The election of 1896 was the first real Rural Urban Divide in the United States

It can be difficult to understand the magnitude of events as they are occurring. Seemingly large events at the time can seem underwhelming when viewed through the lens of history, and others may seem like business as usual but may have repercussions for years, decades, or even centuries to come. The presidential election of 1896 was more the latter than the former, as it was the third major party realignment in our nation’s history — and it held the roots of the divide between rural and urban America that we are dealing with today.

The candidates were Republican William McKinley, who would go on to win the election, and Democrat William Jennings Bryan, losing the first of three elections he stood for. At the time, the Republican Party was the party of urban centers and big business, while Democrats mostly stood for the rural parts of the nation and the poor.

William Jennings Bryan lost three elections in a row, 1896 being the first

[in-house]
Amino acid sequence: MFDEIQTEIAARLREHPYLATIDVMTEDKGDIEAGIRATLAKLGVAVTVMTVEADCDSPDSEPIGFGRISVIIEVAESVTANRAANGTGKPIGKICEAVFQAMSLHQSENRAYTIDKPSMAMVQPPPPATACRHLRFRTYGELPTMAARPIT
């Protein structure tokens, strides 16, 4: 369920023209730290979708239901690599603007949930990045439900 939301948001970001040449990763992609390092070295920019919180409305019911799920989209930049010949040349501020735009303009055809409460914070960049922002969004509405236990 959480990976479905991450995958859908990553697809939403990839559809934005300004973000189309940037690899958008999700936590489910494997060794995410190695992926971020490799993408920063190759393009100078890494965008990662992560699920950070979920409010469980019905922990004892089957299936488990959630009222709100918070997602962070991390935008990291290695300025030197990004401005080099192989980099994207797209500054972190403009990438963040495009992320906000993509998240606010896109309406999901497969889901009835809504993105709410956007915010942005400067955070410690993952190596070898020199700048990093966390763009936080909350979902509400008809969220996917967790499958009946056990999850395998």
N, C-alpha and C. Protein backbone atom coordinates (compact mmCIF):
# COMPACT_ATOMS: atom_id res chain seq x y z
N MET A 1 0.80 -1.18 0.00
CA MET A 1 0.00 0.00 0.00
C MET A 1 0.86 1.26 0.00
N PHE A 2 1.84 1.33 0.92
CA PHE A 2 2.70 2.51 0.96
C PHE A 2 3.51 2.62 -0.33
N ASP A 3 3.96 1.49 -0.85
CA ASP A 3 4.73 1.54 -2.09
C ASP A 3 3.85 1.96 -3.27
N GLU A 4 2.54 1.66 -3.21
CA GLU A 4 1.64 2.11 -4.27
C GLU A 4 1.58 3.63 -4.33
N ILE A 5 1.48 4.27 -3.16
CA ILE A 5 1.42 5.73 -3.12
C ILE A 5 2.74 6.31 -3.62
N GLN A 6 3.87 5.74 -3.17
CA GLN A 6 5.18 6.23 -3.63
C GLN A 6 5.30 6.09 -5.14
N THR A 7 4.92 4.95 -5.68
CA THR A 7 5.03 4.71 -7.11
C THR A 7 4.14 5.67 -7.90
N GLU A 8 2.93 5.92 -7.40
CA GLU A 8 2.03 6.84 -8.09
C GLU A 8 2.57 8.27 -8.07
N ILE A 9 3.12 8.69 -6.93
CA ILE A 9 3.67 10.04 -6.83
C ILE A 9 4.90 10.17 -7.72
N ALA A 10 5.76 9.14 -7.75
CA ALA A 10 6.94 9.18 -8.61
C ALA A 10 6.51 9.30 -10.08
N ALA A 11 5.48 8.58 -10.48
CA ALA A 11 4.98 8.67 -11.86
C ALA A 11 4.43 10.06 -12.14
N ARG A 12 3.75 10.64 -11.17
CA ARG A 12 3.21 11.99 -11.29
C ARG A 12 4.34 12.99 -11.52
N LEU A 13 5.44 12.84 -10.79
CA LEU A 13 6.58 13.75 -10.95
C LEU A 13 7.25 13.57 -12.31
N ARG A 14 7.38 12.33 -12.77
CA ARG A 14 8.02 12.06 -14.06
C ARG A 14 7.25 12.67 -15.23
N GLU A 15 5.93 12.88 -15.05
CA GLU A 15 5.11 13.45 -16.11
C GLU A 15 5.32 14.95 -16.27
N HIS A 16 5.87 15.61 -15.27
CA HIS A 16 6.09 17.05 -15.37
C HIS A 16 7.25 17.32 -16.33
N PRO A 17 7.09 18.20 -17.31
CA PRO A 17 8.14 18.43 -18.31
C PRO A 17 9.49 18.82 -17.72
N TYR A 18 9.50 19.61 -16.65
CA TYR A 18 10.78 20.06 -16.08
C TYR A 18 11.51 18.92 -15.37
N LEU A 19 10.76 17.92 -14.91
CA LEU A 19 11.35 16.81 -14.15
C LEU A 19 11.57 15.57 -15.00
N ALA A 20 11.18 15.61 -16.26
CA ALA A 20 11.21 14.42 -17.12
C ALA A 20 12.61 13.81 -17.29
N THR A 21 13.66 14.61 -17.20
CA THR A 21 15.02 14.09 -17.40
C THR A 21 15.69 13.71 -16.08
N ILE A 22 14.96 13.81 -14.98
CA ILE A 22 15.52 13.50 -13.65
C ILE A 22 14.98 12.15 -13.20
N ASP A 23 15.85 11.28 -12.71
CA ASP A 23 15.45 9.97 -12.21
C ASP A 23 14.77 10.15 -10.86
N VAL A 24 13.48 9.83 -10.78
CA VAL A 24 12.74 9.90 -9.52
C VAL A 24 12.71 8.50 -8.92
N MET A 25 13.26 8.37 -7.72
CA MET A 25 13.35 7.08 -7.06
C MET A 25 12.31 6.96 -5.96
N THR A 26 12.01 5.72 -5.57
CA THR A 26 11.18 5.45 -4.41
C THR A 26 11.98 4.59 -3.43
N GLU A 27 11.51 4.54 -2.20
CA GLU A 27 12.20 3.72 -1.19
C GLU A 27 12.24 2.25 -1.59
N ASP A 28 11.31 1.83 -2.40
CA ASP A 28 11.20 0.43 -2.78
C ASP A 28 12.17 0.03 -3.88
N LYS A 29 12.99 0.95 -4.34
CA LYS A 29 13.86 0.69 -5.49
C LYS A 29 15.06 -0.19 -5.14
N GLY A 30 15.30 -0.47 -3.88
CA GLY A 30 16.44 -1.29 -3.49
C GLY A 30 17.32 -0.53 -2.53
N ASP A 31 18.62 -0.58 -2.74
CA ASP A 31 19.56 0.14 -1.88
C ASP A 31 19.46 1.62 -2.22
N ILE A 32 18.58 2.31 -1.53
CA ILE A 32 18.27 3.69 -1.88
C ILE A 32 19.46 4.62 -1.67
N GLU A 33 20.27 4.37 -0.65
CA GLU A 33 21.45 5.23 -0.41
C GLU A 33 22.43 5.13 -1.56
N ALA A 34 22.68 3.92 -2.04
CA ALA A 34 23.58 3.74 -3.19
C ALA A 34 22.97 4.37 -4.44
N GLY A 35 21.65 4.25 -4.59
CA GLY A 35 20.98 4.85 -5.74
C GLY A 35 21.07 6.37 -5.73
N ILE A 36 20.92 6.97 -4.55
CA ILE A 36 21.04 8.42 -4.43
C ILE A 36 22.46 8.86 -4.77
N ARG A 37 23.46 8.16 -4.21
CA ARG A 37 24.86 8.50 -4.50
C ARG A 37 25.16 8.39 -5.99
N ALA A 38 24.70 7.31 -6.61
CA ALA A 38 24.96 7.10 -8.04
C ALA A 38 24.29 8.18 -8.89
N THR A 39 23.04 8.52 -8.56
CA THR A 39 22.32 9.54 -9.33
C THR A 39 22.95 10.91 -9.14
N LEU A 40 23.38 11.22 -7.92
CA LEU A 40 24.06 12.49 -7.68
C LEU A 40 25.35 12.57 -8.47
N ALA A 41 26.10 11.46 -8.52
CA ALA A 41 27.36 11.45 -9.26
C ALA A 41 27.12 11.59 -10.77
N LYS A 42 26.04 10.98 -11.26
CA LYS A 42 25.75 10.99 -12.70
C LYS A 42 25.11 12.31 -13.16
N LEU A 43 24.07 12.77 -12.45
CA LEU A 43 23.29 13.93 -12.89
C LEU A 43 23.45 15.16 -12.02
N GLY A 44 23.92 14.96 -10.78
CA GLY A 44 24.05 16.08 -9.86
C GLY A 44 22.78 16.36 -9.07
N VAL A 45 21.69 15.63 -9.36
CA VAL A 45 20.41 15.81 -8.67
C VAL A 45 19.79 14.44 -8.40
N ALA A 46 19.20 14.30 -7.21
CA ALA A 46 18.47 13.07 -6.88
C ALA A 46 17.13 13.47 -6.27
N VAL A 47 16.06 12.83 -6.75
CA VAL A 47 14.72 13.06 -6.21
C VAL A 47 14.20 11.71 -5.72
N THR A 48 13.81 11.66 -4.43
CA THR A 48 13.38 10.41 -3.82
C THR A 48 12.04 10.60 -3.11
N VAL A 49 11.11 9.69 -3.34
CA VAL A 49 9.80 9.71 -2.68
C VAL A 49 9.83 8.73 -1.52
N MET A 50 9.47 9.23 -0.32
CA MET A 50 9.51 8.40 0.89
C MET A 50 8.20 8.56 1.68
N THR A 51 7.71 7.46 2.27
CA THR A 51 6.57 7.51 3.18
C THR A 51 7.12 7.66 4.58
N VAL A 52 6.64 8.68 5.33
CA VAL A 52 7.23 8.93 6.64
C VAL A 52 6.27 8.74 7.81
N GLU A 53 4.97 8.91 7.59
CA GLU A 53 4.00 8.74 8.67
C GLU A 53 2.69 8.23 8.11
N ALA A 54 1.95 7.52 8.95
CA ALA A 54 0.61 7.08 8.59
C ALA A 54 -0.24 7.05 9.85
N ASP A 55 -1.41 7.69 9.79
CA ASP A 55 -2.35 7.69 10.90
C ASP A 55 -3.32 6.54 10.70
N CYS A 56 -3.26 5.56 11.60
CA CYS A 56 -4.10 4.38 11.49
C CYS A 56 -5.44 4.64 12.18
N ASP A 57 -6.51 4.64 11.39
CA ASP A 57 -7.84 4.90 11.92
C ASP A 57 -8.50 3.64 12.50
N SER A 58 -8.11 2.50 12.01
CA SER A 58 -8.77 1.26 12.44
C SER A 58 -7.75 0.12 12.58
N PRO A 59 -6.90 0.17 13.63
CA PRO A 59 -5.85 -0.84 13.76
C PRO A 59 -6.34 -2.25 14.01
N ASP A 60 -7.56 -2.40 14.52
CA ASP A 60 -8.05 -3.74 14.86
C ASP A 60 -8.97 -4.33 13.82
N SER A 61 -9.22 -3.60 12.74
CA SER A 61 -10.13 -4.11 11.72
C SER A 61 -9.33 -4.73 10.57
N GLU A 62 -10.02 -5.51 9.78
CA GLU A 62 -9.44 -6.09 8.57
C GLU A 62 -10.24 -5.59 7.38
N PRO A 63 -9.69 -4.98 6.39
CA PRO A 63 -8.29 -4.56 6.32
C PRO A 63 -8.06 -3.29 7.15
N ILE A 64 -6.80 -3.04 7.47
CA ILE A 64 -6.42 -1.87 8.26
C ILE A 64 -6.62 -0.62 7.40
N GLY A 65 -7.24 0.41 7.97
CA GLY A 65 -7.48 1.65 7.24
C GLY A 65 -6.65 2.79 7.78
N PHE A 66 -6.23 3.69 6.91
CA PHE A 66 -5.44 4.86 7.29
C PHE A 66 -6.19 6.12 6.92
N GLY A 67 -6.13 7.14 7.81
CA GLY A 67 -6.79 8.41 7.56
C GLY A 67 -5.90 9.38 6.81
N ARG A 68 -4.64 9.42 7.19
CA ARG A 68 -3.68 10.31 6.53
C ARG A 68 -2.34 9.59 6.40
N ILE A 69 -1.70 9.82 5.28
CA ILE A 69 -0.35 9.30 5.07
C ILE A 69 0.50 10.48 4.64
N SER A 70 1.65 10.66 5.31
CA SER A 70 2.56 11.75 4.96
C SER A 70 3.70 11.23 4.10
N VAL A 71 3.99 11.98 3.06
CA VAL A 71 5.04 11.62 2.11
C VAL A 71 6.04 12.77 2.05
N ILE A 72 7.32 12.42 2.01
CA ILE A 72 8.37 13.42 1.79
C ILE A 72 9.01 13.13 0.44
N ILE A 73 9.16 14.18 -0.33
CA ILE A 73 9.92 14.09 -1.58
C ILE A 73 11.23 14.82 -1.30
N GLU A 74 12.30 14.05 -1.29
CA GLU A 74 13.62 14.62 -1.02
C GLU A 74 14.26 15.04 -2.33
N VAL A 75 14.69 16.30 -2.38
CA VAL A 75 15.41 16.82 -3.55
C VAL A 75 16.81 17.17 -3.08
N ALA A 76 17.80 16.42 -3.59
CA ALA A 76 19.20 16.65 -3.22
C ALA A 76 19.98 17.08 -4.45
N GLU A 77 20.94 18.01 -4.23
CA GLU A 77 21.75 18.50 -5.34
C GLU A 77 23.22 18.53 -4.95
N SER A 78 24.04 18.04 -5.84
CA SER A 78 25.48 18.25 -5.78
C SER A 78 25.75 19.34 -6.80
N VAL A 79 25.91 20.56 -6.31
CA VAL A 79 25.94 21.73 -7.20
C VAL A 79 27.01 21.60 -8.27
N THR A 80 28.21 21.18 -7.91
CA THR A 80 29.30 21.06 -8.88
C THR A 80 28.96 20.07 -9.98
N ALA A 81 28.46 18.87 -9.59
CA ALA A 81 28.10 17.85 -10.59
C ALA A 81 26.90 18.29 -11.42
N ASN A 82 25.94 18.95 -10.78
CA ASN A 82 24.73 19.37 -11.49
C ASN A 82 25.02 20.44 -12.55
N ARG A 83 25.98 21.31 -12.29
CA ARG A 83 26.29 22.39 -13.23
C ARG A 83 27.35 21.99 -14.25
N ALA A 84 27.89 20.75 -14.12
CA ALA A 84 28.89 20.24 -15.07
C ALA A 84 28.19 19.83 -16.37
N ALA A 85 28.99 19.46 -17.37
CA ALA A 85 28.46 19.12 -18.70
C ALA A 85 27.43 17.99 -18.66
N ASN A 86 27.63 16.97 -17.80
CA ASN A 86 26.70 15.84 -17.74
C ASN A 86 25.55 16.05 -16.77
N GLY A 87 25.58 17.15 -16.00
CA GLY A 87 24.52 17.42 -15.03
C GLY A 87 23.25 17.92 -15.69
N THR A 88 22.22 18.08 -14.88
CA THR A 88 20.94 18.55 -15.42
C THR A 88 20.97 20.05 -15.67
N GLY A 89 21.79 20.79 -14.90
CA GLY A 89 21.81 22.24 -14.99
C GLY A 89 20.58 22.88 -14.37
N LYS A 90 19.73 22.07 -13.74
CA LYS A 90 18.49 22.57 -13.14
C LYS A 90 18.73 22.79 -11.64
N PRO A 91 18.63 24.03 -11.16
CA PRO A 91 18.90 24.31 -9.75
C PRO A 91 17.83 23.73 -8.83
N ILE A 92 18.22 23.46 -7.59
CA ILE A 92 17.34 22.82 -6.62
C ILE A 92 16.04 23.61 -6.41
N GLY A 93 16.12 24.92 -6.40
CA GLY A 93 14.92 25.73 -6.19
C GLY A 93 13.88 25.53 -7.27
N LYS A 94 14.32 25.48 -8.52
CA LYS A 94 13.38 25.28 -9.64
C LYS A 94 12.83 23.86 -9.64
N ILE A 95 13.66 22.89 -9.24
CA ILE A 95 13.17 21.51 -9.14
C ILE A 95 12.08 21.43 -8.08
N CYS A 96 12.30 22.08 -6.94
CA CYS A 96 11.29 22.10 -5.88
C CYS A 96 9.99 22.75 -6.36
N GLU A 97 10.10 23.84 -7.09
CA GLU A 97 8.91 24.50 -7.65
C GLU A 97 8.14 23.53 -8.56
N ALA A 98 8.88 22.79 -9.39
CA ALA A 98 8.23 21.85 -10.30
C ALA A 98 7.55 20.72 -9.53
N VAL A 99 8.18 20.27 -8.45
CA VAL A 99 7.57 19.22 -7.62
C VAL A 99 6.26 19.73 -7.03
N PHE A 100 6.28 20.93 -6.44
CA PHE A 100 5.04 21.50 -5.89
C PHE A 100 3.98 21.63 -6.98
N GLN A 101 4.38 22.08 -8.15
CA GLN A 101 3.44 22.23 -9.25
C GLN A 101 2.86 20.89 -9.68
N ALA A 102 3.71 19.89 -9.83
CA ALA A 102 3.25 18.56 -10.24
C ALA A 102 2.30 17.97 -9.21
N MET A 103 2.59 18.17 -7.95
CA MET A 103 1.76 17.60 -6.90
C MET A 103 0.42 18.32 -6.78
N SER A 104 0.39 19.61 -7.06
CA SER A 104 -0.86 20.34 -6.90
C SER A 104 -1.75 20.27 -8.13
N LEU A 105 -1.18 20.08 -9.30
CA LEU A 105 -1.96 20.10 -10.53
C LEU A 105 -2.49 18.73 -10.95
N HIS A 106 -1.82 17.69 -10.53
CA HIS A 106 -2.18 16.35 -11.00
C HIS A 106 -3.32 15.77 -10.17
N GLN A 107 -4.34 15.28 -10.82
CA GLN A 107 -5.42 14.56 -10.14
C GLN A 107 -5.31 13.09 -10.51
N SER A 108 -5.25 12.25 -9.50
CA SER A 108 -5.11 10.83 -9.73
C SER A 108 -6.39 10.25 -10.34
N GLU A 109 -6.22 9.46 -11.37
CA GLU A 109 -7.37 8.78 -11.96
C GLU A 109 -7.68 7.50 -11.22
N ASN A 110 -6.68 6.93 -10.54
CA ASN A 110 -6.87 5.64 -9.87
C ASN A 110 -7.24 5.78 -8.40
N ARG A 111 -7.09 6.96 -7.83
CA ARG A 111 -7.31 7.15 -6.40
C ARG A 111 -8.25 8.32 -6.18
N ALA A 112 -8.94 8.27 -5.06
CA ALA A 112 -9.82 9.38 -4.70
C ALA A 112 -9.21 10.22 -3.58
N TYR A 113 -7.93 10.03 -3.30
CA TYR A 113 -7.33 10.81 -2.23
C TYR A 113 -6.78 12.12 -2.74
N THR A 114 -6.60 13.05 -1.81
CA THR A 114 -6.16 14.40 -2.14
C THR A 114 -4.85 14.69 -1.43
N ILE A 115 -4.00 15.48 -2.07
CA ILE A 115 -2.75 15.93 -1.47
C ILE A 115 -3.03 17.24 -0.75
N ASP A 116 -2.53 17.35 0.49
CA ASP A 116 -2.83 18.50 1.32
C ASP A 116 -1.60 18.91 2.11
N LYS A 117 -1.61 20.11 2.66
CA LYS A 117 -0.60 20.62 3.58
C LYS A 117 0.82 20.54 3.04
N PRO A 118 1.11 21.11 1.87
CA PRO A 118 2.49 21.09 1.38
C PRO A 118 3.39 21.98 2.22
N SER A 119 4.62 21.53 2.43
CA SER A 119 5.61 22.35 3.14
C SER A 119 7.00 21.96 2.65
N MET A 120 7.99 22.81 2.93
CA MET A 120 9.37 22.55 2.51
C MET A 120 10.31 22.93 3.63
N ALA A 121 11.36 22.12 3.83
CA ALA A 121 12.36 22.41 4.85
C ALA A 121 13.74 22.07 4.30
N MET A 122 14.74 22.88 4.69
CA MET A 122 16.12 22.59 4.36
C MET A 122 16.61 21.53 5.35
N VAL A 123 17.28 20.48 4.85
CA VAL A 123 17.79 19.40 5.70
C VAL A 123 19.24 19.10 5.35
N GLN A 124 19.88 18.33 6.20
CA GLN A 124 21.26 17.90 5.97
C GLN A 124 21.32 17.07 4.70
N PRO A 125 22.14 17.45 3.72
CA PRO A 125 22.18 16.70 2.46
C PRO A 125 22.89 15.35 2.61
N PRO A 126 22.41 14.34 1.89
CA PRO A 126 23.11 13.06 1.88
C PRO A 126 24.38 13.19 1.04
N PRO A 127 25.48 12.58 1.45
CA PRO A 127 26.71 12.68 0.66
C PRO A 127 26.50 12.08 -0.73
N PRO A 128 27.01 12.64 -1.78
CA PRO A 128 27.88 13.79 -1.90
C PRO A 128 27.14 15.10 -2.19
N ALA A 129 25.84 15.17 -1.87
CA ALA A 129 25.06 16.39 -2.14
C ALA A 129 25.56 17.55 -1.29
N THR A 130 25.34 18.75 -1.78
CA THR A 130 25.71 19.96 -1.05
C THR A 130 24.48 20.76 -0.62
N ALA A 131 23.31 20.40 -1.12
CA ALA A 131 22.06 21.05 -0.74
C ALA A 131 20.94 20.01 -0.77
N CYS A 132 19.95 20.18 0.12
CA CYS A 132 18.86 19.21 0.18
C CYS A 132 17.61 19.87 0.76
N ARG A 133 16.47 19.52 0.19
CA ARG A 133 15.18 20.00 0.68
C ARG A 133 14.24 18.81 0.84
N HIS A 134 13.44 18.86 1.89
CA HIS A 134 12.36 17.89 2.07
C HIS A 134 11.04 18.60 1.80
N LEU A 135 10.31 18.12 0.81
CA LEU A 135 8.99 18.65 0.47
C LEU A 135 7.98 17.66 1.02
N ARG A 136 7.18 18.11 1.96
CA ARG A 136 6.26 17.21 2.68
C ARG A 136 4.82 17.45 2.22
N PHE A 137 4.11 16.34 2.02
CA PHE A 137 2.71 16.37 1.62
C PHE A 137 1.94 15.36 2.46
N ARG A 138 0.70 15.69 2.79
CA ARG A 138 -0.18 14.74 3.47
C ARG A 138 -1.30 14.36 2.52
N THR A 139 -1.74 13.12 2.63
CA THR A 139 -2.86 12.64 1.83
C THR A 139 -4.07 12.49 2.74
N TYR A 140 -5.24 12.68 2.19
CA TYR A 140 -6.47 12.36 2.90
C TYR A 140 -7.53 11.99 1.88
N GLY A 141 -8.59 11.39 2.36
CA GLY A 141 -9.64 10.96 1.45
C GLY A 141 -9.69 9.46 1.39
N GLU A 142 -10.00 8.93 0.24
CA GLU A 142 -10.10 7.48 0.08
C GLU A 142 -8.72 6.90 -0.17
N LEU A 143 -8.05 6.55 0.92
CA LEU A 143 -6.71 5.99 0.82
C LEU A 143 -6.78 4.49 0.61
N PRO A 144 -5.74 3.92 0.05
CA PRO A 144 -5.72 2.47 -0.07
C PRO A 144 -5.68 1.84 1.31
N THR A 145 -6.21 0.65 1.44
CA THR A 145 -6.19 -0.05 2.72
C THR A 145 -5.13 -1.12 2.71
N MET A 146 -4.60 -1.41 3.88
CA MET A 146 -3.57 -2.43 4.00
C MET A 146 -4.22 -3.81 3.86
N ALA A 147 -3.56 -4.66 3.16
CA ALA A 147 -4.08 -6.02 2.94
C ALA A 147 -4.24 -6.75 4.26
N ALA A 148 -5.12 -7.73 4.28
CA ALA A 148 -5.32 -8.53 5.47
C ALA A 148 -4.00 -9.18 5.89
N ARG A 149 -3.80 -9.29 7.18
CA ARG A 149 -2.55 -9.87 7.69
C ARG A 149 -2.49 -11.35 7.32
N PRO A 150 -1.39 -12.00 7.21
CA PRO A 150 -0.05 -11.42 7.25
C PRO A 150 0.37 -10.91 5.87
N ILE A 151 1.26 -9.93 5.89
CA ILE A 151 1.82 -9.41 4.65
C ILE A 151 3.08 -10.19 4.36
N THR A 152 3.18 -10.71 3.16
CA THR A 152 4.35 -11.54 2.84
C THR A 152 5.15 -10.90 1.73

The most seminal issue of the day was the economy, as a devastating crash in 1893 had left many people destitute. Bryan argued that the money supply was being held artificially low by keeping the gold standard and arguing that silver should be added as a diversification tactic, he had vast populist appeal among those who had been harmed by the crash, though his stance caused a significant rift during the party convention. Unemployment was through the roof, wages were stagnated, and the overall standard of living in the United States had stalled.

McKinley argued that going off of the gold standard or even diversifying it would lead to heavy inflation — a stance that would ultimately be proven right some 75 years later when the gold standard was finally dropped leading to many of the issues we have today economically. He also argued that the United States needed to embrace industrialization and move away from an agricultural economic model. The population of the country at the time had just begun to urbanize heavily, and those who remained in the small towns and farmlands across the west and south opposed the push, even though the economic crash had begun largely because of crop failures both domestically and internationally.